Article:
What is Profit Risk?
Profit risk is a risk management tool that focuses on understanding concentrations within the income statement and assessing the risk associated with those concentrations from a net income perspective.
Alternate Definitions of Profit Risk
Profit risk is a risk measurement methodology most appropriate for the financial services industry, in that it complements other risk management methodologies commonly used in the financial services industry: credit risk management and asset liability management (ALM).
Profit risk is the concentration of the structure of a company’s income statement where the income statement lacks income diversification and income variability, so that the income statement’s high concentration in a limited number of customer accounts, products, markets, delivery channels, and salespeople puts the company at risk levels that project the company’s inability to grow earnings with high potential for future earnings losses.
Profit risk can exist even when a company is growing in earnings, which can cause earnings growth to decline when levels of concentration become excessive.
Description of Profit Risk
When a company’s earnings are derived from a limited number of customer accounts, products, markets, delivery channels (e.g., branches/stores/other delivery points), and/or salespeople, these concentrations result in significant net income risk that can be quantified. A loss of just a handful of customer accounts, a loss of a limited number of products, a loss of a select market, a loss of a small number of delivery channels, and/or a loss of a few salespeople can result in significant net income volatility. At this stage, income loss risk is present and the company has reached a level of profit risk that is unhealthy for sustaining net income. The method for quantifying and assessing this potential income loss risk and the volatility that it creates to the company’s income statement is profit risk measurement and management.
For financial institutions, profit risk management is similar to the diversification strategies commonly used for investment asset allocations, real estate diversification, and other portfolio risk management techniques.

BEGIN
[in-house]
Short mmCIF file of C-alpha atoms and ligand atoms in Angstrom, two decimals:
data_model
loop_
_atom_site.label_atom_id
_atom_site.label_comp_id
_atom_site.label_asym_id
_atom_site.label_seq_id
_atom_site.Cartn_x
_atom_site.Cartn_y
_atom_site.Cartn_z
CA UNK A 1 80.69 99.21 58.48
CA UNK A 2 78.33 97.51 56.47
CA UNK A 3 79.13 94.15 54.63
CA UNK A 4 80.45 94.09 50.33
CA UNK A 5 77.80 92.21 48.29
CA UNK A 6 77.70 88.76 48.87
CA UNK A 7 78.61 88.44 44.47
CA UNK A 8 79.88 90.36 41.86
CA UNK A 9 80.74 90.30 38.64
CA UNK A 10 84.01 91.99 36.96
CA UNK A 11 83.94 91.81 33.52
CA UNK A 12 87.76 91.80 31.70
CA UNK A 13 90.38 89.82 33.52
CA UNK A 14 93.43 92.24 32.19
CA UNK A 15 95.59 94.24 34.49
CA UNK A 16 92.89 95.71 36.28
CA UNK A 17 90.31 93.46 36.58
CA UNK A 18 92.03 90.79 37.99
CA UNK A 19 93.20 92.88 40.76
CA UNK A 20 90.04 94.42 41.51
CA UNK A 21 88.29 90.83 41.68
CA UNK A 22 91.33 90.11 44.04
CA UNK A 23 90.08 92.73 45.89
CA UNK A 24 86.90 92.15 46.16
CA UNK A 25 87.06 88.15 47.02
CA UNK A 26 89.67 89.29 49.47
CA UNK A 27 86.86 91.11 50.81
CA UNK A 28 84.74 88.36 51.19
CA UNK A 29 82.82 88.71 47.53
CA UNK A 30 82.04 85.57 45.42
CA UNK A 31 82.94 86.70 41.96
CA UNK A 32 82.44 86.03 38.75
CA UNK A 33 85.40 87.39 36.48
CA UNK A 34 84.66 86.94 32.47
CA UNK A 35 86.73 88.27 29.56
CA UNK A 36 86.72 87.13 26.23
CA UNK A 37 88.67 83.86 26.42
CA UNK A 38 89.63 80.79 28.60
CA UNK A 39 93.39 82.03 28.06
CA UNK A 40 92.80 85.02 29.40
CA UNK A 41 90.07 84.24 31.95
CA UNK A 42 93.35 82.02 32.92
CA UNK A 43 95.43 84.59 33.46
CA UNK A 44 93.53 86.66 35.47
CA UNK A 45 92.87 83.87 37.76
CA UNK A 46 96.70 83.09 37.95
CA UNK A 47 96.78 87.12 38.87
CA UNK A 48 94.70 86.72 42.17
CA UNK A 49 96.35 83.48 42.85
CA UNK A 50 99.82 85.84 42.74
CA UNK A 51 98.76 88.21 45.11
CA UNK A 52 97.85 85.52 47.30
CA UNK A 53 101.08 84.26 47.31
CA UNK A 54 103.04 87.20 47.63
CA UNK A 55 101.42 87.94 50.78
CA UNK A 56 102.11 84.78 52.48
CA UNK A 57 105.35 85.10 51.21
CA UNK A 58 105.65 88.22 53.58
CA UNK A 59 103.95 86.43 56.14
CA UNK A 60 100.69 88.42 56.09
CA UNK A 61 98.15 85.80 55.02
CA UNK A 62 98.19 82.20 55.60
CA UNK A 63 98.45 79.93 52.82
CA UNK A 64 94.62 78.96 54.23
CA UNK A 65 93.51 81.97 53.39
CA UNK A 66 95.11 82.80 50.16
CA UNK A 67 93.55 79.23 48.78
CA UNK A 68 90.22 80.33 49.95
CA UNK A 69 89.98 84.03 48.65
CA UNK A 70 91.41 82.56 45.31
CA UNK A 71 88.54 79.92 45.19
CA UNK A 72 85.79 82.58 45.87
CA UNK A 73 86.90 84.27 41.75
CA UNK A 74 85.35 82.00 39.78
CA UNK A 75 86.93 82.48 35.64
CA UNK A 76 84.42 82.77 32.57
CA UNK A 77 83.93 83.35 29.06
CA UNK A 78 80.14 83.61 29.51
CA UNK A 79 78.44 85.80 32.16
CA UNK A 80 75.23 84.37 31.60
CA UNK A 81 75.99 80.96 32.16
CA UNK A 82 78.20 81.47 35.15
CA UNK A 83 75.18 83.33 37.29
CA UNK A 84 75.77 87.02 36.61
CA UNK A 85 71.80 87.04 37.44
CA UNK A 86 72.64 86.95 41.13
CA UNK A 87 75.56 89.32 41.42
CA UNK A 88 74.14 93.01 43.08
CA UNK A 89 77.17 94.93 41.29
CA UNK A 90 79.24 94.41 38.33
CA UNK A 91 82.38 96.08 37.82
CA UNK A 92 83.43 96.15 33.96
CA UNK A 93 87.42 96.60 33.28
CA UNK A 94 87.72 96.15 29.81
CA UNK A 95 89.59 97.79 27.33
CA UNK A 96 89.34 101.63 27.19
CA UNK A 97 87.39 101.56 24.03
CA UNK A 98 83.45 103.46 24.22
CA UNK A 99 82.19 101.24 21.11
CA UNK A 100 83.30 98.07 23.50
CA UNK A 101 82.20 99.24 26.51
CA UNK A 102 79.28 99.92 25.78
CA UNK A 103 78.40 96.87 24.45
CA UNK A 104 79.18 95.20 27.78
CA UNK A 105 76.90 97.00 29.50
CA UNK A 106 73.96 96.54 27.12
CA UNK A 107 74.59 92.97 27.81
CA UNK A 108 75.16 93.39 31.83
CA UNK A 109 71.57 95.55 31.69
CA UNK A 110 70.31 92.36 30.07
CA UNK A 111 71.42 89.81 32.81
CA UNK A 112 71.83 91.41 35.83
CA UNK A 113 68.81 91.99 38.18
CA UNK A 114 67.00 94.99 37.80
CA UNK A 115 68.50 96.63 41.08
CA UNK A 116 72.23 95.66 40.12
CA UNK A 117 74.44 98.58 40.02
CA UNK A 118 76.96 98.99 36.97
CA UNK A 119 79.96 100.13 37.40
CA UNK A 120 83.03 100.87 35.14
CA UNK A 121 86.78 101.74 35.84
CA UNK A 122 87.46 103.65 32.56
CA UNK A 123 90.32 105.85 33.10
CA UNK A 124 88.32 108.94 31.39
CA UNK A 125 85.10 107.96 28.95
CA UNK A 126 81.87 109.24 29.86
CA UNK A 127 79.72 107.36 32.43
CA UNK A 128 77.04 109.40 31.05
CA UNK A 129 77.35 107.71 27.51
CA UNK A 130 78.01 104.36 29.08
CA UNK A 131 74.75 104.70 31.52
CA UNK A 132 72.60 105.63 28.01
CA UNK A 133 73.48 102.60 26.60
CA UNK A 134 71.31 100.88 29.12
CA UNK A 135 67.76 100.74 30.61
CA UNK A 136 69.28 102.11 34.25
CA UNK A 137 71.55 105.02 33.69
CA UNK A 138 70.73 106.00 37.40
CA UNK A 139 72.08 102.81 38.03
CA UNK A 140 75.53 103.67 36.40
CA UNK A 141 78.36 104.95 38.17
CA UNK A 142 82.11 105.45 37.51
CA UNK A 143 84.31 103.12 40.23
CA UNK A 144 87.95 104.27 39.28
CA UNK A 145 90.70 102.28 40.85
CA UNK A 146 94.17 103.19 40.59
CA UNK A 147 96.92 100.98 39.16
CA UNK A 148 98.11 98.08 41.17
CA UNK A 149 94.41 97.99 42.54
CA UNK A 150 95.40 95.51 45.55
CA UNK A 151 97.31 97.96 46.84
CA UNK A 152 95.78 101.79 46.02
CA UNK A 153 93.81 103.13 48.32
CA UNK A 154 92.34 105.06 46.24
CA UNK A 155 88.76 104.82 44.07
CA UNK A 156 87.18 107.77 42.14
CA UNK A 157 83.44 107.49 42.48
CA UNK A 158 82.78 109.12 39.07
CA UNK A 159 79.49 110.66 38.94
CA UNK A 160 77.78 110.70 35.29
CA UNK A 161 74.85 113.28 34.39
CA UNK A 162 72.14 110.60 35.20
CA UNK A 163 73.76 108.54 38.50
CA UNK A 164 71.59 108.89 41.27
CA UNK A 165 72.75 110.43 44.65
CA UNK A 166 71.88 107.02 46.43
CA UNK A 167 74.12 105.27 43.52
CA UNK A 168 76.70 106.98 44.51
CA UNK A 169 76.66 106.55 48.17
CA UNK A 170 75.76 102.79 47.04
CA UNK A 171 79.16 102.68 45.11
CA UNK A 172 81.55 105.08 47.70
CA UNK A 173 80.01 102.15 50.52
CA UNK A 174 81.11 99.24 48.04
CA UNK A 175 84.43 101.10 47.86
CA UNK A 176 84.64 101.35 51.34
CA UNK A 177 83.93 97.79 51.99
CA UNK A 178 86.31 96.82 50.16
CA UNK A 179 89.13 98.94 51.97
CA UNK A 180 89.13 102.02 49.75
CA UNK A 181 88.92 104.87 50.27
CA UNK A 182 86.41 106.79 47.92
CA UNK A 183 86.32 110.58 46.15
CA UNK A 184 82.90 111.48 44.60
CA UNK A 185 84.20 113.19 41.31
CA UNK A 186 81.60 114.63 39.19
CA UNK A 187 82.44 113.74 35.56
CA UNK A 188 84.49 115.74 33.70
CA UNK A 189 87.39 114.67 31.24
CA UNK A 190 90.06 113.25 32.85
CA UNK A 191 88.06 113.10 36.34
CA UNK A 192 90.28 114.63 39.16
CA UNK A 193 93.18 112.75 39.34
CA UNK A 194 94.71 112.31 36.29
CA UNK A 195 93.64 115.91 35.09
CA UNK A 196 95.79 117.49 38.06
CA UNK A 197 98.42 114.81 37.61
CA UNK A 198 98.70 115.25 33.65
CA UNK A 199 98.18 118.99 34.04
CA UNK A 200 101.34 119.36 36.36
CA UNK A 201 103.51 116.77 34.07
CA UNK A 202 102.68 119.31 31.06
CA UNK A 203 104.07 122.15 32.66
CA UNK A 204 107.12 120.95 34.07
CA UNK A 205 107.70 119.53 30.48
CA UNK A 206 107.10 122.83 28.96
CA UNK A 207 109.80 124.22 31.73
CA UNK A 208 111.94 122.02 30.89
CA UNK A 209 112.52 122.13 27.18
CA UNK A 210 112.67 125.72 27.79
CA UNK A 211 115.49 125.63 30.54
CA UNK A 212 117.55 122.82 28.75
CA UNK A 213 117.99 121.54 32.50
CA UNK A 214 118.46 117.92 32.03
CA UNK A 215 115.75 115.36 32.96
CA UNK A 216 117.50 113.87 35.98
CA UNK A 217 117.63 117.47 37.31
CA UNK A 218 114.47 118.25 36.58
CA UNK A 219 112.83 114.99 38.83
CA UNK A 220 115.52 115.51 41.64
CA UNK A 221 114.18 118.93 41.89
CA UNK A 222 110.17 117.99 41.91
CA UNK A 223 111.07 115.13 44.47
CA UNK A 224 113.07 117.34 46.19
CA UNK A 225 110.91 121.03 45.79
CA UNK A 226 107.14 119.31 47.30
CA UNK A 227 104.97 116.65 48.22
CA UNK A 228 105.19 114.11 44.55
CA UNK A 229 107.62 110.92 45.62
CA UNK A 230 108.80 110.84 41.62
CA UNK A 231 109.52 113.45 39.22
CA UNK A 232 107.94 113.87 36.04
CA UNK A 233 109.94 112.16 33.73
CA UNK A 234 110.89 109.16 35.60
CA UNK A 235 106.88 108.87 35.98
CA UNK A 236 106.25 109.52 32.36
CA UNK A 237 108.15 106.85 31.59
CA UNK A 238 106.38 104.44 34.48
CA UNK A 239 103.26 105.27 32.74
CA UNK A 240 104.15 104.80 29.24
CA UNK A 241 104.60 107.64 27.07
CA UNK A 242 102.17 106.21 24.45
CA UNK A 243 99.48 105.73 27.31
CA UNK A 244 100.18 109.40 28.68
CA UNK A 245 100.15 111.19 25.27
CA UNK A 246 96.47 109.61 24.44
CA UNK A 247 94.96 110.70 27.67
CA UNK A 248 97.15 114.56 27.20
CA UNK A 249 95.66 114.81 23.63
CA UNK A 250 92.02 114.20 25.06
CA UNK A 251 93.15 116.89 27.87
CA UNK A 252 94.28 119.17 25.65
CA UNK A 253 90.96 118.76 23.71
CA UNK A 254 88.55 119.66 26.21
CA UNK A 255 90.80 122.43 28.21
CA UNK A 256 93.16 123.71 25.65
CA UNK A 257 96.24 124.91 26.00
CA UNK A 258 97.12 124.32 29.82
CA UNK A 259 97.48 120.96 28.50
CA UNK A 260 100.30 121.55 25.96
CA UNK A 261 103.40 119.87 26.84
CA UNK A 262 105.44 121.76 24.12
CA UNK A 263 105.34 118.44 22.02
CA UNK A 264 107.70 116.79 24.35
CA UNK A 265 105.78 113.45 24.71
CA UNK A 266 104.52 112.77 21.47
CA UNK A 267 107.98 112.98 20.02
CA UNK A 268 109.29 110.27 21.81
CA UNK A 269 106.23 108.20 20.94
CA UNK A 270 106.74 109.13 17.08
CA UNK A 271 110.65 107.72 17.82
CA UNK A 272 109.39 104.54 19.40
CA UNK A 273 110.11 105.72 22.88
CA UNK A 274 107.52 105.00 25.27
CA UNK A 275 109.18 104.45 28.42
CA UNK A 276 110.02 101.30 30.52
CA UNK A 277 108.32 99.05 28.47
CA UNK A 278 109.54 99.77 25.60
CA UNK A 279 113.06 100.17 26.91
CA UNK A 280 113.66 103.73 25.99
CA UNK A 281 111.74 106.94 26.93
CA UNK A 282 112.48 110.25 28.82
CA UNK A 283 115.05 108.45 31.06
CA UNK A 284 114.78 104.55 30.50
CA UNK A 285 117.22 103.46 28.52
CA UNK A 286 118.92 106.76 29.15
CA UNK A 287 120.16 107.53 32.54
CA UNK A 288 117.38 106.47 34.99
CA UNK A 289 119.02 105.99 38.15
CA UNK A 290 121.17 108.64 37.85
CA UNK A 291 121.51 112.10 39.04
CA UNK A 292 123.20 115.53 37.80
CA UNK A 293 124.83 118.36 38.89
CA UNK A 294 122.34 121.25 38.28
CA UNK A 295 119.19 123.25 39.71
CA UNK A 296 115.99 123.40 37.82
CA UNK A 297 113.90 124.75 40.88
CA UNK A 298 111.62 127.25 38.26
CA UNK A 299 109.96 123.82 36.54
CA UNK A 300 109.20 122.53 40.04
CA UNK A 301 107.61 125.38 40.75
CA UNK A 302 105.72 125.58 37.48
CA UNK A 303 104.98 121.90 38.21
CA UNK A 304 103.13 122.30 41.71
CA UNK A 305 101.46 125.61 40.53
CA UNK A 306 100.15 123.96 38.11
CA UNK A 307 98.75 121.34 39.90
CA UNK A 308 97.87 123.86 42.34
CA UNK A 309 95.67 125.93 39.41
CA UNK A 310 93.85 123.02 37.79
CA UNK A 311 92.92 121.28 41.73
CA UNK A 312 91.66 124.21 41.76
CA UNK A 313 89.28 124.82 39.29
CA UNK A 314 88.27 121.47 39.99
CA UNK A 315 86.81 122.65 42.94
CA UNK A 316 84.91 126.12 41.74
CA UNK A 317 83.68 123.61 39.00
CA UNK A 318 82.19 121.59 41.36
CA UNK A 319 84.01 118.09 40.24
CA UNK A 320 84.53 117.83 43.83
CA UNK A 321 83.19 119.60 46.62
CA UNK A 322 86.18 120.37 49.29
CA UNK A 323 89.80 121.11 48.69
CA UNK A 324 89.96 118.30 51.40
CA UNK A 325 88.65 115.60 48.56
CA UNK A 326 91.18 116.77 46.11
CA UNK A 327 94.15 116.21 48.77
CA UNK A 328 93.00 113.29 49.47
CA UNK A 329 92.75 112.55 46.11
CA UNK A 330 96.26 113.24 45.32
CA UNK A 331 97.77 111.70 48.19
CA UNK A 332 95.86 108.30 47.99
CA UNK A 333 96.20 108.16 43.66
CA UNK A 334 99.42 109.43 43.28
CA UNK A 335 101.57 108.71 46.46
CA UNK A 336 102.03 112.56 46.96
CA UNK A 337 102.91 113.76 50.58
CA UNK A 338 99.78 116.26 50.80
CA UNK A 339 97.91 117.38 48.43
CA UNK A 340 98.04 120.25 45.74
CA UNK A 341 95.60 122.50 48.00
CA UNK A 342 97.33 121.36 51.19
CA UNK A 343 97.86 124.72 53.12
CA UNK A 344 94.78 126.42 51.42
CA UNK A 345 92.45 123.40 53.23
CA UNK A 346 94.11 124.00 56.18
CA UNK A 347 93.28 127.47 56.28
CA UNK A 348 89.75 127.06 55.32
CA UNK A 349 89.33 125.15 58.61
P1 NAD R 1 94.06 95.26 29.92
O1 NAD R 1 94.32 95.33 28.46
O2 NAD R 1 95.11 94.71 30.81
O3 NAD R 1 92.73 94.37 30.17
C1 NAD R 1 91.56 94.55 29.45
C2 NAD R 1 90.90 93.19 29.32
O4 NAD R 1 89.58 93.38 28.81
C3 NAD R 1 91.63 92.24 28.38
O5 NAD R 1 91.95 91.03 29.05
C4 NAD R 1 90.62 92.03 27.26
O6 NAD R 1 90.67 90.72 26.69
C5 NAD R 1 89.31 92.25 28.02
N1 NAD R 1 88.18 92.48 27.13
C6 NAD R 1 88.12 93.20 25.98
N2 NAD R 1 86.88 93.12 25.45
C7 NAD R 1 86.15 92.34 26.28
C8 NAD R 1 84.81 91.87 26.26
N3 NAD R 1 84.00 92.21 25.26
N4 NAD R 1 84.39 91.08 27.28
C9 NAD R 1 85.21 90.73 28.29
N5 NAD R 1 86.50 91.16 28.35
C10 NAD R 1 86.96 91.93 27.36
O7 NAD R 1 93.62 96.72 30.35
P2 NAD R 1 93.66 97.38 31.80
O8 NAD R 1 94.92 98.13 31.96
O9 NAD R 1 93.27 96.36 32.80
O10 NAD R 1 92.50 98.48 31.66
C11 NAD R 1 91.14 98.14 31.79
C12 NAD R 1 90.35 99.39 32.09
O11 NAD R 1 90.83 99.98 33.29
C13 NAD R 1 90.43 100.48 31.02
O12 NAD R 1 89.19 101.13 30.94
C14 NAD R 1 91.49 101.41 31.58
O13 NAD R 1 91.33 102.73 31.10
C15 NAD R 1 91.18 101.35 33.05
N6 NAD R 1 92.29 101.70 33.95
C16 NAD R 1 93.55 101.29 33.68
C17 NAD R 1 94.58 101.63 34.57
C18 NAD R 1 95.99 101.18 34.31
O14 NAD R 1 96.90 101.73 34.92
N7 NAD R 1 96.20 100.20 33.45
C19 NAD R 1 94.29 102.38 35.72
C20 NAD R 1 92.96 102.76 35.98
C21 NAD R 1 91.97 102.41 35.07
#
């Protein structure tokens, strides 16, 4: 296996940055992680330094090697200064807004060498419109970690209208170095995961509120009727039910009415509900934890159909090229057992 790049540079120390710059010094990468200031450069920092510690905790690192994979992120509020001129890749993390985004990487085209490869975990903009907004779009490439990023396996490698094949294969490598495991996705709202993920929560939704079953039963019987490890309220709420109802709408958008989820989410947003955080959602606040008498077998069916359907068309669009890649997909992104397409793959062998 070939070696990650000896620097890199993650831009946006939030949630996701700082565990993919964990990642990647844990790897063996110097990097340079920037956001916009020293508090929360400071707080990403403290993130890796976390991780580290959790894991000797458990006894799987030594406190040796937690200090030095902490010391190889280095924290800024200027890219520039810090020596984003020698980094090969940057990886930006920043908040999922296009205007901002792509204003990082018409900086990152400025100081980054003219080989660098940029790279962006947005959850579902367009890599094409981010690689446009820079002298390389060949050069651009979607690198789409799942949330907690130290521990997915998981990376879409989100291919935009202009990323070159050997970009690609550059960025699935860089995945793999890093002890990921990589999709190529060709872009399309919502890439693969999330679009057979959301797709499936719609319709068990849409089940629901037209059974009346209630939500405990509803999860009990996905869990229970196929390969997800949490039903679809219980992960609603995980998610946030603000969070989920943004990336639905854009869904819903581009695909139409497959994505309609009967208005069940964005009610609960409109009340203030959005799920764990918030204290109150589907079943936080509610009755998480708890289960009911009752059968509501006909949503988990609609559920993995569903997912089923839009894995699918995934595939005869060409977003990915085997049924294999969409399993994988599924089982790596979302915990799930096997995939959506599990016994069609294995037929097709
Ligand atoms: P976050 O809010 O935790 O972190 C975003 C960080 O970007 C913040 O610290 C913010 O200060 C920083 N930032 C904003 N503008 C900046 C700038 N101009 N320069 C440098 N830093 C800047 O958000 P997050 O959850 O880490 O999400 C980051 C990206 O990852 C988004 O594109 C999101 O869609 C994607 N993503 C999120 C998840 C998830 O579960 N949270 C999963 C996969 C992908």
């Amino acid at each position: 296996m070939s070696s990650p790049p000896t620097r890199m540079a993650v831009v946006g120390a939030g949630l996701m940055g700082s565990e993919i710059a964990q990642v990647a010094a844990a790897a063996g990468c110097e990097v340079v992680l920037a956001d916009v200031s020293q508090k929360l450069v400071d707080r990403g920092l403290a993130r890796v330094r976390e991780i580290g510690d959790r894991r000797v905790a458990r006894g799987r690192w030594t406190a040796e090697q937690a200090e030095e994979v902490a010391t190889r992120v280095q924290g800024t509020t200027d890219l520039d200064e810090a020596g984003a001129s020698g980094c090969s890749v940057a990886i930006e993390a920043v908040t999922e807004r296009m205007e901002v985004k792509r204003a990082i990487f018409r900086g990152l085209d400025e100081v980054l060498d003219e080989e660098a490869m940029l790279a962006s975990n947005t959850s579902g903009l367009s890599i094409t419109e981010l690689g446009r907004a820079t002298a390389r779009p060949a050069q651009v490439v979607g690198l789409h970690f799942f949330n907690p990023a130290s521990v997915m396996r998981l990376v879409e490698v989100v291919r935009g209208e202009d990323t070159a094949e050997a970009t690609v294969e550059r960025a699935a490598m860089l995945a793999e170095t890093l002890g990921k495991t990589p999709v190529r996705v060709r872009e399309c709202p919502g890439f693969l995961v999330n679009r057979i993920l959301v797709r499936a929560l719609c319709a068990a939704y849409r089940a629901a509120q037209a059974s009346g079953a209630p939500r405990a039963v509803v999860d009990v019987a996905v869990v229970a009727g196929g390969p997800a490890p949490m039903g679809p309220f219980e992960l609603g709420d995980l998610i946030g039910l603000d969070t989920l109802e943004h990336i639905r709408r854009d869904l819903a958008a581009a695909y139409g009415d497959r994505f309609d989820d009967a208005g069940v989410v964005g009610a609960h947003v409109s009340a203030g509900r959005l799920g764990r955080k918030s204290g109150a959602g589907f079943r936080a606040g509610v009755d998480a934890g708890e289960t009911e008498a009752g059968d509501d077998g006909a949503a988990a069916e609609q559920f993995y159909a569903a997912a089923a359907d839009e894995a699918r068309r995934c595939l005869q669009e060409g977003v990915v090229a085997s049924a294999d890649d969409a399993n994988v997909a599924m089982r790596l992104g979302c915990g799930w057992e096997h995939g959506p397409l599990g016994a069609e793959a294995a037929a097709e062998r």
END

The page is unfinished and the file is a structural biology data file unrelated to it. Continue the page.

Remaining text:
The concept of profit risk is loosely akin to the well known “80/20” rule or the Pareto principle, which states that approximately 20% of a company’s customers drive 80% of the business. This rule and principle may be appropriate for some industries, but not for the financial services industry.
According to Rich Weissman, it is true that this small group of customers dominate the income statement, but the old “80/20” rule no longer applies. “There are real-life examples where financial institutions have seen profit risk ratios as high as 300 percent. Their top 10 percent of customer/member relationships accounted for three times net earnings – a “300/10″ rule!”
Measurement of Profit Risk
To measure these concentrations and manage profit risk, the most important tools for financial institutions may be their MCIF, CRM, or profitability systems that they use to keep track of their customer/member relationship activities. The data in these systems can be analyzed and grouped to gain insights into profitability contribution of each customer/member, product, market, delivery channels, and salespeople.
Reports illustrating the concentrations of net income are used by senior management to show the location of the concentrations in the income statement, the levels of the concentrations, and the predictions for future earning losses to be drawn from the concentrations. Often, these reports examine earnings contributions by deciles (groupings of customers or other units of analysis by 10% increments), illustrating concentrations for each 10% group.